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Little Mad Cow Risk for U.S.

There is little risk of mad cow disease turning up in American cattle despite the spread of the illness in Europe and Japan, according to a Harvard University study. Harvard researchers briefed Congress about the chance of mad cow disease, formally known as bovine spongiform encephalopathy (BSE), infecting U.S. livestock. The disease, for which there is no known cure, destroys an animal?s brain and may spread to humans who eat tainted meat. The study concluded that ?the risk of an introduction (of mad cow disease) was next to nothing.?

Since the first outbreak in the mid-1980s in Britain, mad cow disease has spread to more than a dozen European countries and Japan. U.S. government agencies have imposed import bans on European animals, meat and human blood since the British outbreak. So far, no cases of mad cow disease have been reported in the United States. The human version of the disease, known as variant Creutzfeldt-Jakob disease (vCJD), which is transmitted by infected meat and bone meal, has been linked to the deaths of more than 100 people in Europe.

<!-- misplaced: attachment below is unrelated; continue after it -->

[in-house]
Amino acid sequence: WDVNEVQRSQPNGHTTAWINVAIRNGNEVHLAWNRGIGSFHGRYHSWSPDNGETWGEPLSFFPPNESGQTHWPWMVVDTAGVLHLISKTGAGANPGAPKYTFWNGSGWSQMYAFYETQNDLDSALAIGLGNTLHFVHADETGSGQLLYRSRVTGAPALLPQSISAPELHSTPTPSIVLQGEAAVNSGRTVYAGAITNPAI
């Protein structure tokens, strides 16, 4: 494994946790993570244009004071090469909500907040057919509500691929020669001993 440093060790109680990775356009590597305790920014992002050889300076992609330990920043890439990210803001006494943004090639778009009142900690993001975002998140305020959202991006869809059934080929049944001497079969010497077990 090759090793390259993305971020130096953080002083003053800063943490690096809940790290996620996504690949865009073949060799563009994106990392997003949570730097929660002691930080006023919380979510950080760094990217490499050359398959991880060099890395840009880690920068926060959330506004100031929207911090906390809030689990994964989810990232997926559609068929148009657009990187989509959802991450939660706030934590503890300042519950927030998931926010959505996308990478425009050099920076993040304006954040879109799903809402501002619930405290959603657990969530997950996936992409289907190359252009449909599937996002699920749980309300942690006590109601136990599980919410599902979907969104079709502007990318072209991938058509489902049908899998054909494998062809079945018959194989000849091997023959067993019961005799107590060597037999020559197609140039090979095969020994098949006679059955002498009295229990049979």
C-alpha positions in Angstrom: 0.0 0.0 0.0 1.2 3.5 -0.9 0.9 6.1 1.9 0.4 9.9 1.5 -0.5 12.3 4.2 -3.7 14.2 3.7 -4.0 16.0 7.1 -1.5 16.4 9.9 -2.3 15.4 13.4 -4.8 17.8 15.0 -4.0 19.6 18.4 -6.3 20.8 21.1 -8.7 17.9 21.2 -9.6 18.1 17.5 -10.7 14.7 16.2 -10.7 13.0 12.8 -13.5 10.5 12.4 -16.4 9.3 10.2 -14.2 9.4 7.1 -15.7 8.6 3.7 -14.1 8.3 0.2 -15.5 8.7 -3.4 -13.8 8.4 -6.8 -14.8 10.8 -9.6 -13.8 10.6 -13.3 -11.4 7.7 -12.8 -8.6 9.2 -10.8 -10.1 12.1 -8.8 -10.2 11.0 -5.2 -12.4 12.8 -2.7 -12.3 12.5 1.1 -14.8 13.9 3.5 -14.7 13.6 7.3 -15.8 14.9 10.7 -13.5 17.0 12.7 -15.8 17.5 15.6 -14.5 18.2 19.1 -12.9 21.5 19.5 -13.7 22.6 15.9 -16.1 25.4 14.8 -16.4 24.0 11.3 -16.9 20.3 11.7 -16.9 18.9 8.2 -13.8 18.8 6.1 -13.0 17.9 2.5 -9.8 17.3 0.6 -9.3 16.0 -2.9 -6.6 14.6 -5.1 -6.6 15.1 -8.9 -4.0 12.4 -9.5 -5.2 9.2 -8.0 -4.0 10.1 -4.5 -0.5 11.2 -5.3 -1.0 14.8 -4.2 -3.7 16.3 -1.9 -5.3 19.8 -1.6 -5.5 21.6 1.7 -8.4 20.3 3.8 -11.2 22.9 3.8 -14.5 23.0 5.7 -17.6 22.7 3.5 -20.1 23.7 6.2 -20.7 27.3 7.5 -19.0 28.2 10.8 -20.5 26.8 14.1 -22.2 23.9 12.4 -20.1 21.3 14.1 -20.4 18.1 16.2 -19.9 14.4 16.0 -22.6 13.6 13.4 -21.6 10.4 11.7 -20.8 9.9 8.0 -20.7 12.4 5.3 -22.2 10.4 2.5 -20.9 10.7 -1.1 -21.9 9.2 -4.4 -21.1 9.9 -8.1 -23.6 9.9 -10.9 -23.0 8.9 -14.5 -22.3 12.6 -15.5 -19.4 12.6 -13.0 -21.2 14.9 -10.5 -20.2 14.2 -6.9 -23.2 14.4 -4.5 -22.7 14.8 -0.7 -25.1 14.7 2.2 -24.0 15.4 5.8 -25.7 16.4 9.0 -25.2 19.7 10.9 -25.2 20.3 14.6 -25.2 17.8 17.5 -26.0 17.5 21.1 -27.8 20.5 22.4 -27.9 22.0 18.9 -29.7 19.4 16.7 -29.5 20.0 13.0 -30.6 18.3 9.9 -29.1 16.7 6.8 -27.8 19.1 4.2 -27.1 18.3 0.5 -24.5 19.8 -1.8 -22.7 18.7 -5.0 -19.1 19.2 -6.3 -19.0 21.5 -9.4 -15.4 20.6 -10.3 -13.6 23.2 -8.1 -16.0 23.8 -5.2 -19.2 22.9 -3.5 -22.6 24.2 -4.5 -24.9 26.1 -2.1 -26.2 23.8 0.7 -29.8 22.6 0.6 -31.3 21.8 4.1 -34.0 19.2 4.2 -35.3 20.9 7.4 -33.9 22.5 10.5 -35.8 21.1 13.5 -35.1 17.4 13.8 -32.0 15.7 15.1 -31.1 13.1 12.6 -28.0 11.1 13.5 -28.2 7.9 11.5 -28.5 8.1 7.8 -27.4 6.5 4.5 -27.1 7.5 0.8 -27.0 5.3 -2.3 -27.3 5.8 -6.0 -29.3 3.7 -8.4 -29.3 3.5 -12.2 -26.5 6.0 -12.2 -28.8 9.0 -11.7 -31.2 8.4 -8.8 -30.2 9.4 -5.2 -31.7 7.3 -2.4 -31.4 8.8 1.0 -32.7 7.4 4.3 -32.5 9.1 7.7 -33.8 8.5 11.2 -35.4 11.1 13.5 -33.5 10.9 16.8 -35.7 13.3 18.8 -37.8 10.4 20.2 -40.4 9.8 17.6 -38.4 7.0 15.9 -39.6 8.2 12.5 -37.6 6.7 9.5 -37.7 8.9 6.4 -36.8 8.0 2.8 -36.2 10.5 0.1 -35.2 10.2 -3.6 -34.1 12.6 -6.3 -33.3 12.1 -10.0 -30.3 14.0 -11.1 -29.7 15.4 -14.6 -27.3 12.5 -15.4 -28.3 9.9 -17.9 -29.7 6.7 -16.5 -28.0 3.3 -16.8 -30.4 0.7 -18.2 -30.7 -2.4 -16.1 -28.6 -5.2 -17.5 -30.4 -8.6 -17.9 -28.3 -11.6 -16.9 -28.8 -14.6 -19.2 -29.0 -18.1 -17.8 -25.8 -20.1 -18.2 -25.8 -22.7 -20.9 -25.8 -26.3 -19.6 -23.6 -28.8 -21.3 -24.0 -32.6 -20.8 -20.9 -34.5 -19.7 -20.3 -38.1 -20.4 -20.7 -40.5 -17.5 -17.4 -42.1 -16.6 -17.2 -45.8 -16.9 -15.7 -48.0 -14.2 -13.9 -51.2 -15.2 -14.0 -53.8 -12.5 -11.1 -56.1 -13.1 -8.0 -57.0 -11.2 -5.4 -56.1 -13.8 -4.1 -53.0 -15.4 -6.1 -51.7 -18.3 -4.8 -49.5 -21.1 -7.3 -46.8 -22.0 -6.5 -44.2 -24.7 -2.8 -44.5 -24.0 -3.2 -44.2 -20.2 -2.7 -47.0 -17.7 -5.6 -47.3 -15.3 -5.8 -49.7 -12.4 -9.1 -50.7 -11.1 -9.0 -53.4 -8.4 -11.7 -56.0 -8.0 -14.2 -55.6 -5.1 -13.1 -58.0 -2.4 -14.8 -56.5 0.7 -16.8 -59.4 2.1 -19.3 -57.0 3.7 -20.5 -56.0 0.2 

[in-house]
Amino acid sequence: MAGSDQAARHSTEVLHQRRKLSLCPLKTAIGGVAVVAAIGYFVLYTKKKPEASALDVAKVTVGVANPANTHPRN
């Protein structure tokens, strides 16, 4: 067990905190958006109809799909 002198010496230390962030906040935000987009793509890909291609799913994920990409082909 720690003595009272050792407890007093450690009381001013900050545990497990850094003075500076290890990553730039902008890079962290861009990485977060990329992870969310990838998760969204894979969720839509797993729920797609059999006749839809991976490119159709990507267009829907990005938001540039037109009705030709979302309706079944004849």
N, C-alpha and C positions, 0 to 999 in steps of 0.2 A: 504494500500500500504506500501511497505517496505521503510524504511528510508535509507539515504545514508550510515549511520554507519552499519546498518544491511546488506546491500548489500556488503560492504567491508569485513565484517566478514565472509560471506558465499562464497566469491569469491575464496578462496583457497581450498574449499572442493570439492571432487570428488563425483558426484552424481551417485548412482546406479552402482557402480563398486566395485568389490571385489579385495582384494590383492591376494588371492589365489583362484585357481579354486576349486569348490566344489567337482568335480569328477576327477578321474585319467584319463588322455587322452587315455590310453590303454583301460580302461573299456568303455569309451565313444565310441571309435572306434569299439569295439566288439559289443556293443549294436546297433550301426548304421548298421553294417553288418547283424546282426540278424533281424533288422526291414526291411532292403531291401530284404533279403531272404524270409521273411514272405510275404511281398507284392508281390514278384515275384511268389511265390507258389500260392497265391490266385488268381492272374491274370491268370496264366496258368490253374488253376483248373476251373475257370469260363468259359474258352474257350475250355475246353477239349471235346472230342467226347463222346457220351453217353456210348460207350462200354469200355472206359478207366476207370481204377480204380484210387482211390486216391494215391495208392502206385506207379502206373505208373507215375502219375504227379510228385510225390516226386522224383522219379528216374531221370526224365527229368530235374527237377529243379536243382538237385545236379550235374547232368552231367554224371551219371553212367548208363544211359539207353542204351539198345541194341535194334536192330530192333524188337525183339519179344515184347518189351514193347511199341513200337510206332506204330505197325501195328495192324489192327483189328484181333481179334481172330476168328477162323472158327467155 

Scientists believe the brain-wasting disease spreads among cattle when the spinal cord and brains of affected livestock are ground up for use in animal feed. The U.S. has banned such livestock feed since 1997. The USDA is expected to propose banning U.S. meat processors from using cattle parts susceptible to mad cow disease in certain meat processing systems. Currently, some processors use high-speed equipment to extract edible tissue from bones, which sometimes pulls tiny amounts of spinal columns and neck bones from cattle into the meat.

An outbreak of mad cow disease in the United States would be devastating to the $100 billion livestock industry. ?Mad cow disease in the U.S. would have a very detrimental effect,? says Caroline DeWaal, food director for the Center for Science in the Public Interest. ?The discovery of even one case in the cattle population could really put people off eating beef for quite some time.?

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